Which Irish author should everyone read?
Edna O'Brien. Her writing is so lyrical. I so admire her fearlessness in her writing. She was ground-breaking in her time and still is. Tackling issues that were not spoken of. From The Country Girls to her latest Girl. She has covered so many genres so expertly from memoir to fiction and to fiction inspired by true events. She wrote so eloquently about Ireland through the decades and indeed lived in exile herself after her books were banned. I am so thankful to Edna O'Brien for being so brave and for her beautiful words.
Where and how do you write?
I have a writing room looking out on to a weeping willow tree. I love watching it through the seasons. My room is a mish-mash of old things and precious things. Memories of the past. Notebooks, books and a beautiful painting that was gifted to me by the artist Andrew Small. I write from early morning until lunchtime. Then other things begin to take over.
But over the past few years I have had to spend full days writing to meet deadlines. But I think that when I do that something very creative happens. It is as if I almost become part of the book and the outside world is forgotten.
It’s of course difficult to do this with a family but there is certainly something special about having a few days completely cut off and immersed in writing. I have a ritual of making the tea, lighting a candle and then I am gone into my fictional world. As I write historical fiction, I do lots of research and I adore this, I might trawl the internet, watch old documentaries, old newspapers or visit a museum. As I write about the 1950s, I like to talk to people who remember them. Who lived them.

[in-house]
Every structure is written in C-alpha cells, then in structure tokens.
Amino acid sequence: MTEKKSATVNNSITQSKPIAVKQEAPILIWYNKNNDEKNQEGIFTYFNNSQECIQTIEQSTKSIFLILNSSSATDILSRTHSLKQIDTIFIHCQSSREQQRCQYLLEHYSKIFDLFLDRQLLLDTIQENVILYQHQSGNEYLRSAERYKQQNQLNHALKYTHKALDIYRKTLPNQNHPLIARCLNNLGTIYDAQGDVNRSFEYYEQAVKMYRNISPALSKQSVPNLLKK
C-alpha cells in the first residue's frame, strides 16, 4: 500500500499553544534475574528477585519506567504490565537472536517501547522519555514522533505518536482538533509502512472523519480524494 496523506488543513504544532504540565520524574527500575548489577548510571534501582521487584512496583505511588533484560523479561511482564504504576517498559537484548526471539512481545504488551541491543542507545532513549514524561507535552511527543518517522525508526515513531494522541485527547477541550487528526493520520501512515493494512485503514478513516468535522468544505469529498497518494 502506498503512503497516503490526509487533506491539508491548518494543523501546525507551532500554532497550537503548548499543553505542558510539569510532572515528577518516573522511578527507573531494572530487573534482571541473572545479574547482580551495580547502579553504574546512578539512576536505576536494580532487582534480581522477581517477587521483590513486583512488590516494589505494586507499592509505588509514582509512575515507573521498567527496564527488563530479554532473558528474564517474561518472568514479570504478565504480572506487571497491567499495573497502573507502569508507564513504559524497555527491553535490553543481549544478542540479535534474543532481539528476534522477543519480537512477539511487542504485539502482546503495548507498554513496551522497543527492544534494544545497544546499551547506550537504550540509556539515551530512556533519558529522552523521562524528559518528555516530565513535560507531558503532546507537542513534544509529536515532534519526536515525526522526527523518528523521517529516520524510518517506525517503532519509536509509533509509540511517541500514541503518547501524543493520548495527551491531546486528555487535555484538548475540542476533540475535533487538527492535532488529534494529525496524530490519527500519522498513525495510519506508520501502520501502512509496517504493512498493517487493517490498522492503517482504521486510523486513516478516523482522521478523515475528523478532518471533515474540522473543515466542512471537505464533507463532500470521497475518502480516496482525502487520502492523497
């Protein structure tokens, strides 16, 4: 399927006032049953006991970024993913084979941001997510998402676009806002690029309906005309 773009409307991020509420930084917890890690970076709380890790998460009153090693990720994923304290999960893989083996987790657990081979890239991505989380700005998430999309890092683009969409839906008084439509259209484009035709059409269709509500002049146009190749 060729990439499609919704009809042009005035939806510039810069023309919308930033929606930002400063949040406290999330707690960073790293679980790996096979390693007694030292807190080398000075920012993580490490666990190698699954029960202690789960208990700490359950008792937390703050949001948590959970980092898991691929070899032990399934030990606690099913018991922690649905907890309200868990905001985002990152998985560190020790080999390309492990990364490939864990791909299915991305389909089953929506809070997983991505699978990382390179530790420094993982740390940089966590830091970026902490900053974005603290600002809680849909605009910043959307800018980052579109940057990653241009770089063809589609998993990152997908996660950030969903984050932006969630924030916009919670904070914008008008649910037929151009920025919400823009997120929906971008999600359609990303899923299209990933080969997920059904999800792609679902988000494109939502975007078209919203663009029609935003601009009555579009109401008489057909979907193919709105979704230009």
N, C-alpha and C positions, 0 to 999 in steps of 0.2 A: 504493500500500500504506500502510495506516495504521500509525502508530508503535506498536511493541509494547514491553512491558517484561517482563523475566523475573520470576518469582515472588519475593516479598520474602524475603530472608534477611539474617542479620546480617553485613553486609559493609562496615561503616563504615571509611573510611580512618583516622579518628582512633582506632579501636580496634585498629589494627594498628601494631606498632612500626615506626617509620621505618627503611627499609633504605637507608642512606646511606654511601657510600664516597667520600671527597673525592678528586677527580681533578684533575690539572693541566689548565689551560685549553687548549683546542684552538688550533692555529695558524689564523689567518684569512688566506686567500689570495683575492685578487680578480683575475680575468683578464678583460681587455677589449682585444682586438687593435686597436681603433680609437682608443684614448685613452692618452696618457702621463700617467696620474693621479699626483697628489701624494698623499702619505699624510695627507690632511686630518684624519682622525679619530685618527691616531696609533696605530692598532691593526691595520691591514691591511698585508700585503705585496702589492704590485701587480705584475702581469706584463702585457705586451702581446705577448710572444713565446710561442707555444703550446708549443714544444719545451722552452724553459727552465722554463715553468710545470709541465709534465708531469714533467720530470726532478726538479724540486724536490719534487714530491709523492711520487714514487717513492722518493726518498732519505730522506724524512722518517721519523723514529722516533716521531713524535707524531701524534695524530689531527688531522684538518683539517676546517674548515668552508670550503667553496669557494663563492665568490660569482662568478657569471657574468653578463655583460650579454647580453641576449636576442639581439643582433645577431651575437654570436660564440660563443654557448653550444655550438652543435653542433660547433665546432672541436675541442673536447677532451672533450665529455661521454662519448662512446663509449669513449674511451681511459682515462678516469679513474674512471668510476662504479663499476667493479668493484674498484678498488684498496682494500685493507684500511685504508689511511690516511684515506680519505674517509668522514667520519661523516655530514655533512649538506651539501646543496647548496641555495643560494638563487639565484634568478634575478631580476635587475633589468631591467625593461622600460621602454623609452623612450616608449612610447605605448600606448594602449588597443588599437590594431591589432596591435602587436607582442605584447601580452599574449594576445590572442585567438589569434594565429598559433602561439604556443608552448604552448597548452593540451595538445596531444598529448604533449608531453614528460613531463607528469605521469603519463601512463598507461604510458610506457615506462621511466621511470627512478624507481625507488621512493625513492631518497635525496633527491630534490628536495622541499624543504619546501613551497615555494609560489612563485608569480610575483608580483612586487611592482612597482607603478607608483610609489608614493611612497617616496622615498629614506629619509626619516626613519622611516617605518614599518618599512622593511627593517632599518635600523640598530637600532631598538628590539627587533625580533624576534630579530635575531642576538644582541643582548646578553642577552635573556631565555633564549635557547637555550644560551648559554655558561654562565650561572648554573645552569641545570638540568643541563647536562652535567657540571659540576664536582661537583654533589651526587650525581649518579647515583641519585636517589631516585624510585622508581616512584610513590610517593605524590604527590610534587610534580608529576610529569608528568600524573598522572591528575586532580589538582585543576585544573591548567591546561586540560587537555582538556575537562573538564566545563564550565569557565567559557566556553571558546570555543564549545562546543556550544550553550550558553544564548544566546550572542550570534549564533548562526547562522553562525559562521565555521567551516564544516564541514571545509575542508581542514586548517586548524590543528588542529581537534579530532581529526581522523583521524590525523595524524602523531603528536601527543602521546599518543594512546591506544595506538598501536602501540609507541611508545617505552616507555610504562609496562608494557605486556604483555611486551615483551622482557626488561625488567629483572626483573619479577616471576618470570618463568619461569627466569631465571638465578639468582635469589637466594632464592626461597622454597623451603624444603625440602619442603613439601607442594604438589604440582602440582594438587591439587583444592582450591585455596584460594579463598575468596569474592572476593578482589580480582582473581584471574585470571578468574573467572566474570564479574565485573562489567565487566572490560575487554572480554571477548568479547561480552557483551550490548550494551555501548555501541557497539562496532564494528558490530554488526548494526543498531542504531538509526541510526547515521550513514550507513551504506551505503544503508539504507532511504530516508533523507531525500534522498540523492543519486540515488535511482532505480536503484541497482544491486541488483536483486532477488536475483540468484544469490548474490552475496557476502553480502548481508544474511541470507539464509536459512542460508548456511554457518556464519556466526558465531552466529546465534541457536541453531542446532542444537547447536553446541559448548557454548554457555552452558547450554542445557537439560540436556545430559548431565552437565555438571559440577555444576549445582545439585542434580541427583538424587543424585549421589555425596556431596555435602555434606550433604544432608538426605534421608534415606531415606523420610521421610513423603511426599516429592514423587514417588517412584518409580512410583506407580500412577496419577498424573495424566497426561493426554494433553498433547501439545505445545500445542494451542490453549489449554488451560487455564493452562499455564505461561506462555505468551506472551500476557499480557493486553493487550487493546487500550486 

Who influenced you the most?
I went to an author interview by John Banville in Kilkenny many years ago. At the time I had dreams of writing a book. He spoke about how his writing was inspired by the town that he grew up in and how he wrote about life as he saw it. Somehow the penny dropped with me. I could write about life as I saw it. I did not need to wait for the perfect time or the perfect subject to write about. I did not need to take a year off and travel the world to write a book. I could write about what moved me now. After that author interview, I began to write my first book. It was a turning point in my life.
If you have a child, what book did you most enjoy reading to them?
Horrid Henry by Francesca Simon. The complete series. They were hilarious. I think I enjoyed them just as much as my children. It was wonderful to meet Perfect Peter and Moody Margaret. As a family we listened to them on audio while travelling across France. It certainly helped the journey.
What advice would you give to an aspiring author?